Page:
Yes, today marks exactly three years of weaving. On October 20, 2006, I bought and carried home my new-to-me loom, an 8-shaft Baby Wolf…and the rest, as they say, is history. 🙂
A brief survey of the last three years:
This was an advancing twill pattern from the Handwoven Design Collection. I wrote a very interesting (in-retrospect-amusing!) blog post about my intentions for this project, and they were well and truly realized. The colors don’t work out well, and I had a few skips, but remarkably few errors for a first project. I was quite pleased with it, and still am. Beginners’ work, but quite nice nonetheless.
And, exactly seven months into weaving, I was drafting my own pattern, the Tiger Eye Shawl, and buying a 16-shaft computer-driven loom, a Leclerc Diana.
The one-year mark passed unnoticed, as I was (literally!) elbow-deep in chocolate at the time, but a month or two later found me weaving Liquid Fire:
And the 1.5-year mark gave me my first ever weaving award, a silver ribbon at CNCH (the Conference of Northern California Handweavers).
And, at 1 year 8 months into weaving, I traded 16 shafts for 24, selling my Leclerc Diana and trading up to the one I have now, a 24-shaft AVL Workshop Dobby Loom. At this point I was creating most of my own designs.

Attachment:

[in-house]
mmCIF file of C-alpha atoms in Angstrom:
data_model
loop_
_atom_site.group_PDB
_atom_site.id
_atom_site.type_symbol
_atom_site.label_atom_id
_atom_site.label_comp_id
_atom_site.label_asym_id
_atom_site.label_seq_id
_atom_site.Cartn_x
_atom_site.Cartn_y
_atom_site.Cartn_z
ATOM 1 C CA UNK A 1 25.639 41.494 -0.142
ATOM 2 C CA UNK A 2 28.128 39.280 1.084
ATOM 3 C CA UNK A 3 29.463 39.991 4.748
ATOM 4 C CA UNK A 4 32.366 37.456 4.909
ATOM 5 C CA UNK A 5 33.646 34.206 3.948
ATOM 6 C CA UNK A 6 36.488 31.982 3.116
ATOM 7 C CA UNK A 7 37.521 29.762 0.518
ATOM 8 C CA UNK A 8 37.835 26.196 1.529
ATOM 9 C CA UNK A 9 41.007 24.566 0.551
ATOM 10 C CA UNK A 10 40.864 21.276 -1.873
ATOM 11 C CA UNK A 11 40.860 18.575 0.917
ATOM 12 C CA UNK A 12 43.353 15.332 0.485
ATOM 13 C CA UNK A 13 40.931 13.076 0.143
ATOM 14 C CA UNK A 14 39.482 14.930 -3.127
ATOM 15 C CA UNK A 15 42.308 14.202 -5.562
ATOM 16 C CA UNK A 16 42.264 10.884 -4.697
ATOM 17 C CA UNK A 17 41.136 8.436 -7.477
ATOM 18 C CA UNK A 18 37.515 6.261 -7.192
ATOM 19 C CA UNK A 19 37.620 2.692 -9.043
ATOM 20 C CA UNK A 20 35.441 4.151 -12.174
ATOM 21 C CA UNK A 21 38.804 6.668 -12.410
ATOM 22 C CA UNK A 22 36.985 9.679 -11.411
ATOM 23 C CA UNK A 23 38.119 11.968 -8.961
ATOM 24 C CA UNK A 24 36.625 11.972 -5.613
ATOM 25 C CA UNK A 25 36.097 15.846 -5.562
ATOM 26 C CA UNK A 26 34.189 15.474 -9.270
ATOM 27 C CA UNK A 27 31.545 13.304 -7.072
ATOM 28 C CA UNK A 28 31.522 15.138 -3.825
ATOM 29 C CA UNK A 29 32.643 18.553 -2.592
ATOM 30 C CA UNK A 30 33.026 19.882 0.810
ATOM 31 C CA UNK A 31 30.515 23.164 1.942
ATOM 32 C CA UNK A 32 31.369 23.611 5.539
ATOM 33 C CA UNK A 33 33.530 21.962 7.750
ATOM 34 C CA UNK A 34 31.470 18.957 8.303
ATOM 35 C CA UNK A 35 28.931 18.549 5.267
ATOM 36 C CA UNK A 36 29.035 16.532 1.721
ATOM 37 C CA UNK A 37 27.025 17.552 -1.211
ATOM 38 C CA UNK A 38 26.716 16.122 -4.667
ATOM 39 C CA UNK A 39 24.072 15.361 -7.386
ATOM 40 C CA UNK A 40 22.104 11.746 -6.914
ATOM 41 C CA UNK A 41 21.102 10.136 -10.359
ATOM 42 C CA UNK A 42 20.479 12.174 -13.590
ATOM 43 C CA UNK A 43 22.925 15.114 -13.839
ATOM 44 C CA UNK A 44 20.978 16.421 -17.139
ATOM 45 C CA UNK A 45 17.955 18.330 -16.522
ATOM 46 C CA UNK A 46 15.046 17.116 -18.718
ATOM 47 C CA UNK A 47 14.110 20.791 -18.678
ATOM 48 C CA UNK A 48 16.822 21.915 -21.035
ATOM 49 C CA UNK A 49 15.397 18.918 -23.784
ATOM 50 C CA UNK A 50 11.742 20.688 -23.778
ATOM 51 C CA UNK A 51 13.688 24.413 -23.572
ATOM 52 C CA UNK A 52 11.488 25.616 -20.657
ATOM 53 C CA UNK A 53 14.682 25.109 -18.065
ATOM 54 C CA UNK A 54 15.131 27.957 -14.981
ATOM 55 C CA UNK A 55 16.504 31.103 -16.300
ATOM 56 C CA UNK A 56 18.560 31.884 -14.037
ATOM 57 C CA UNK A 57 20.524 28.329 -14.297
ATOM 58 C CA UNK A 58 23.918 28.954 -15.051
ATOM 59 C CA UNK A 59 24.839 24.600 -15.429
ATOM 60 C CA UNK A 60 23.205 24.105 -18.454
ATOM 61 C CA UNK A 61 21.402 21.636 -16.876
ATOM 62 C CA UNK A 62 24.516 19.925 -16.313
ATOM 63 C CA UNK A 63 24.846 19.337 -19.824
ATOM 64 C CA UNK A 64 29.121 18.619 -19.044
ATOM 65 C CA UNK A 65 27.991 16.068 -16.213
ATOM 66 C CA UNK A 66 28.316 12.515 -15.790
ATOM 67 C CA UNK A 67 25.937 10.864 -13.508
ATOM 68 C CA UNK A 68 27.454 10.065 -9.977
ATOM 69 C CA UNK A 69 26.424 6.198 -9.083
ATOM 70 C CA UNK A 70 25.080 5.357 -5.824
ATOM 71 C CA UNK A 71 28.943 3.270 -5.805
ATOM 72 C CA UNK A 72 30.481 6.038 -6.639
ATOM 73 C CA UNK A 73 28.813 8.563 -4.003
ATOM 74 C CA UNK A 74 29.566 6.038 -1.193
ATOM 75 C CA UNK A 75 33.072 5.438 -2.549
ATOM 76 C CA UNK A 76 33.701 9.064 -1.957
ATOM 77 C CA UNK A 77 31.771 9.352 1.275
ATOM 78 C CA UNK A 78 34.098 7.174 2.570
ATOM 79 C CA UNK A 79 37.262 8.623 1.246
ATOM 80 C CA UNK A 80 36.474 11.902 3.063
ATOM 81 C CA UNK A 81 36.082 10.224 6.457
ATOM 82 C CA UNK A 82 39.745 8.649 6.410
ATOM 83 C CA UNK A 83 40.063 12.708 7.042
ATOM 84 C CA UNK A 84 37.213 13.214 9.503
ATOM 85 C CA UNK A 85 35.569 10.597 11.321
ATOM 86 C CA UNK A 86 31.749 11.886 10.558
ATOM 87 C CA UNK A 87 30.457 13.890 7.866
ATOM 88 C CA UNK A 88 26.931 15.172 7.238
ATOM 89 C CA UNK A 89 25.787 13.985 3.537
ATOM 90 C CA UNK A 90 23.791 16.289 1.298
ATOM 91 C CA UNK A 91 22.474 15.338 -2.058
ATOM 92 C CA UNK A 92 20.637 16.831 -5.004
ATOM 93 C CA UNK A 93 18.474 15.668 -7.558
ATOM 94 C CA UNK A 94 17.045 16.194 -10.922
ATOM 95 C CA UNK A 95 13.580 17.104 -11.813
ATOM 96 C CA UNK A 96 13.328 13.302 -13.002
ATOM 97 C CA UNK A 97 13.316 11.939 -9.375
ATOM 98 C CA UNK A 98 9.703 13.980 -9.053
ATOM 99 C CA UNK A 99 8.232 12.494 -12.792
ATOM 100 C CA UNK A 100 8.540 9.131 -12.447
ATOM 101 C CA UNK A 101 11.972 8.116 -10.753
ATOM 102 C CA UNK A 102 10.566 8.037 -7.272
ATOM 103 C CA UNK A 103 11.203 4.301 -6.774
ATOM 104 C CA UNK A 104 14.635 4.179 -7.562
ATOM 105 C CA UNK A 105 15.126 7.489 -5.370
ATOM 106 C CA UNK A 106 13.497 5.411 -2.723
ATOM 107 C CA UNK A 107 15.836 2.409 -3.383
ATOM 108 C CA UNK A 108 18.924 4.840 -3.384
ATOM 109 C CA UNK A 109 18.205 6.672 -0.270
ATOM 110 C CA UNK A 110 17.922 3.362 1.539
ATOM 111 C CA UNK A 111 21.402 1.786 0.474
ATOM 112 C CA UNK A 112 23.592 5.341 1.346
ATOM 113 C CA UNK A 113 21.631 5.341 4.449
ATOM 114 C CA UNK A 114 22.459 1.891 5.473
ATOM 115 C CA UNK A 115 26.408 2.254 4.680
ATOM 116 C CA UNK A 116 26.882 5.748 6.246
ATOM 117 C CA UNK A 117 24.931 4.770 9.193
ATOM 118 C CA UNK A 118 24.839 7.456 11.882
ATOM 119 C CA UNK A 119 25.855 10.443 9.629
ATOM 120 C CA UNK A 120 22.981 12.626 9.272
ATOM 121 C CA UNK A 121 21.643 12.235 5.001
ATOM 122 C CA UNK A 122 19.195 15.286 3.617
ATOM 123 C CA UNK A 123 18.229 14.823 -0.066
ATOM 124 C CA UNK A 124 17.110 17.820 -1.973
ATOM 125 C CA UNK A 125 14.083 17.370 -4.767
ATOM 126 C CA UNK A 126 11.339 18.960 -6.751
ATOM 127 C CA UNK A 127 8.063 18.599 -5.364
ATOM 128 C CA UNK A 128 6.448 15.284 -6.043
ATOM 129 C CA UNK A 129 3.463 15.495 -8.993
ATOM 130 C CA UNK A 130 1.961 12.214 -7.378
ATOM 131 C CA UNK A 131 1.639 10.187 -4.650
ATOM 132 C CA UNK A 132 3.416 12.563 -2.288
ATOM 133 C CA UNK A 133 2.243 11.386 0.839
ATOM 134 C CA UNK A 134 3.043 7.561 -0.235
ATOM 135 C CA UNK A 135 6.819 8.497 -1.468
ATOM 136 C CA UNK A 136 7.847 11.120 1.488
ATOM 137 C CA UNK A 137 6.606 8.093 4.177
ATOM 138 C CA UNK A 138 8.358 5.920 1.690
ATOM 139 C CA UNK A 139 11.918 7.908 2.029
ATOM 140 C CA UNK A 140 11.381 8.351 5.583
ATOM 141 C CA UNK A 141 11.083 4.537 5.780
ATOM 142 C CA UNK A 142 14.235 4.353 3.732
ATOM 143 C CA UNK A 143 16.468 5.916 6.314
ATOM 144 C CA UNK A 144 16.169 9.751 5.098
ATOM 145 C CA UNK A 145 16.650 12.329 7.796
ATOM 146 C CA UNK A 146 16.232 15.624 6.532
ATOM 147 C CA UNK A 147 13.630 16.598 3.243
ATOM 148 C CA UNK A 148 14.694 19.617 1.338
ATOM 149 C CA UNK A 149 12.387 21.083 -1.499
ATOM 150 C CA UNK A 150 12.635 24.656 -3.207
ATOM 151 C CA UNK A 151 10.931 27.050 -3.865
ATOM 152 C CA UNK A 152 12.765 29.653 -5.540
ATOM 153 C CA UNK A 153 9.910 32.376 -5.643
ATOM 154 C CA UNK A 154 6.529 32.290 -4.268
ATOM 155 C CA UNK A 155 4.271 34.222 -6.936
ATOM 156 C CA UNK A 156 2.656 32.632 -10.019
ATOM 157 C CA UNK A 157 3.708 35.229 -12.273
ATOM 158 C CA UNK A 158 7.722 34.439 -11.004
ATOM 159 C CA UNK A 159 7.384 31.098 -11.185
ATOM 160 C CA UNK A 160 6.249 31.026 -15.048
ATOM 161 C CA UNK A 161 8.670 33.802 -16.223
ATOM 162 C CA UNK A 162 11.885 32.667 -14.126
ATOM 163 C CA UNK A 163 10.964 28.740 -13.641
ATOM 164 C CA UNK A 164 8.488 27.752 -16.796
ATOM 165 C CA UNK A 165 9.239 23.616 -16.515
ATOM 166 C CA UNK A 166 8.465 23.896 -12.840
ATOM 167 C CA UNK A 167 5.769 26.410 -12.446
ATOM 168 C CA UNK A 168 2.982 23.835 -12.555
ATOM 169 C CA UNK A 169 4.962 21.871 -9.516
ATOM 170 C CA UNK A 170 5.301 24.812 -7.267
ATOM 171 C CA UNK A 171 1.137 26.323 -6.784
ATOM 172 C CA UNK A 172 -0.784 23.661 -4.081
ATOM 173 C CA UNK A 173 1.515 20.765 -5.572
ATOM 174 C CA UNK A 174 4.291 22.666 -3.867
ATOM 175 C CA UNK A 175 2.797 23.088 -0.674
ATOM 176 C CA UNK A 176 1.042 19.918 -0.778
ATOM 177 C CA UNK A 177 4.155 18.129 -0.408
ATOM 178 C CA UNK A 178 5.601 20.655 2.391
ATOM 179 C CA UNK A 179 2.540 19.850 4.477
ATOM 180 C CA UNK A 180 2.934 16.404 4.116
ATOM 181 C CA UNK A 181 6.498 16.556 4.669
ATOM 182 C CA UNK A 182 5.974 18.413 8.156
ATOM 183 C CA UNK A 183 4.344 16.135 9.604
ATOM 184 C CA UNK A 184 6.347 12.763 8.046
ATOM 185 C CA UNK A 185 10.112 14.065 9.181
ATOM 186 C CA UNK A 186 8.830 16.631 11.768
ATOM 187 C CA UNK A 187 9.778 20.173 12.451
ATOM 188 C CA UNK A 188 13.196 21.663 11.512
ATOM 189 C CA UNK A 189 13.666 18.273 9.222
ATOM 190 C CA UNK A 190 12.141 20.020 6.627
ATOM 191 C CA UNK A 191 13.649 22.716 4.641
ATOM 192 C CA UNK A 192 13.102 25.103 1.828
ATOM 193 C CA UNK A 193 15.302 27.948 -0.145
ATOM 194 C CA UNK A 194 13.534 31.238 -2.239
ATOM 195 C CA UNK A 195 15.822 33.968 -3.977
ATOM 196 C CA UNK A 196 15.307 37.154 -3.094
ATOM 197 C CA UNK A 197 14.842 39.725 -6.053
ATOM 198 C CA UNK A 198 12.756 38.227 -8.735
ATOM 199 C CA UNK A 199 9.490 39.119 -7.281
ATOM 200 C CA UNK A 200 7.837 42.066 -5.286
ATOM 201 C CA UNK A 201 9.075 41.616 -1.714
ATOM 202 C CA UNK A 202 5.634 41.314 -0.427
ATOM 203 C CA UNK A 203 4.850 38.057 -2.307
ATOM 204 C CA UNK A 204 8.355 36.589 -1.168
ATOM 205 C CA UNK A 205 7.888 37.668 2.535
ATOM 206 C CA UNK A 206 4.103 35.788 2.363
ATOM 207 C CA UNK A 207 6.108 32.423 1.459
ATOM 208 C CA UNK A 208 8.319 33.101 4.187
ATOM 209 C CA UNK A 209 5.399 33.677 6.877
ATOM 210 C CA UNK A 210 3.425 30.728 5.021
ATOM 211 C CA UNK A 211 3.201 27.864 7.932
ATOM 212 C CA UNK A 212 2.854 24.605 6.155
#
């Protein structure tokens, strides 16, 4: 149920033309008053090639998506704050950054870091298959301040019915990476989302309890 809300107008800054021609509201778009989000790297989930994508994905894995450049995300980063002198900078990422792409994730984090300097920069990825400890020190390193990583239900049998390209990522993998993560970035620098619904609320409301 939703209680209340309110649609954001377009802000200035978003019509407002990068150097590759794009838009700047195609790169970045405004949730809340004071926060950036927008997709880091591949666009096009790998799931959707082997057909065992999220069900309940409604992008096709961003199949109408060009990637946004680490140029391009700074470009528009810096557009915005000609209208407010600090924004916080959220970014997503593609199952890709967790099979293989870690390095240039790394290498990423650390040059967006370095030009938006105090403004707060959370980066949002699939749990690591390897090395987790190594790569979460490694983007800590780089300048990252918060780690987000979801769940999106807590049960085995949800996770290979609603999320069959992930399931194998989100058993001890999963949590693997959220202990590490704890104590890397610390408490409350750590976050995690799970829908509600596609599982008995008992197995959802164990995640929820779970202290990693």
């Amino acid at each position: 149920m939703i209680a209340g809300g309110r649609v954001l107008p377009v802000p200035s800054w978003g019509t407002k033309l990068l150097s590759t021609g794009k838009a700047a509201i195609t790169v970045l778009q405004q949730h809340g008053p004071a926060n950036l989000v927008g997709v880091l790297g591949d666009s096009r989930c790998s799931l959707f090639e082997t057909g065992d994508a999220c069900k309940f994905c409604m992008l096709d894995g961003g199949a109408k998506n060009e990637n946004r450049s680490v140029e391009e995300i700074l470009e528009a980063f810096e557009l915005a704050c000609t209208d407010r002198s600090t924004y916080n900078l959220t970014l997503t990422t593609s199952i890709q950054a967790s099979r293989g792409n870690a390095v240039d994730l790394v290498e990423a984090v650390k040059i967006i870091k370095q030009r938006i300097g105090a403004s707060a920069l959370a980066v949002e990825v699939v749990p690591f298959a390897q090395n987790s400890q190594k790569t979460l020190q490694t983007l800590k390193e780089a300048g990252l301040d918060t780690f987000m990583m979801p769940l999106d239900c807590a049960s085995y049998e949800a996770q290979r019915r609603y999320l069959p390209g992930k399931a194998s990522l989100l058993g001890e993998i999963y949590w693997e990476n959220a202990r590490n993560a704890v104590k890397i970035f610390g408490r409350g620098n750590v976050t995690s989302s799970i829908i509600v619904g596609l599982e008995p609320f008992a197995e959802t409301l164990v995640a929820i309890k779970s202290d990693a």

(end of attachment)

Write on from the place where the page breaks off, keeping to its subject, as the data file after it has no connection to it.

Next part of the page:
And, just past the two-year mark, I wove what is still my favorite piece to date, the Ocean Sunset shawl:
And, at two years and six months, the wedding-dress project was born:
So here I am at three years of weaving, midway through the wedding-dress project, with two articles (one for Complex Weavers, one for WeaveZine) en route to publication. If I could drink, I’d raise a glass of champagne to celebrate this weaving anniversary! But as it is, I think I’ll fondle my newly-woven fabric and dream of projects to come.
What do I want from the next year? Well, fun primarily (life must always be fun 🙂 ), but I’d like to get into a juried show or exhibit of some sort. Not for the fame and glory, but I’d like to know that my work has reached a level of technical excellence such that my work is worth including in a juried show. Convergence fashion show would be nice, but if that doesn’t happen, I might look around for other exhibits to enter.
And, design-wise, I want to understand profile drafts, block substitution (especially in Fiberworks PCW), tied weaves, and interleaved drafts. I’d also like a better understanding of collapse weaves.
And now, excuse me. It’s my (weaving) birthday, you know, and the candles are burning down on the cake…gotta put on my party hat and blow them out!!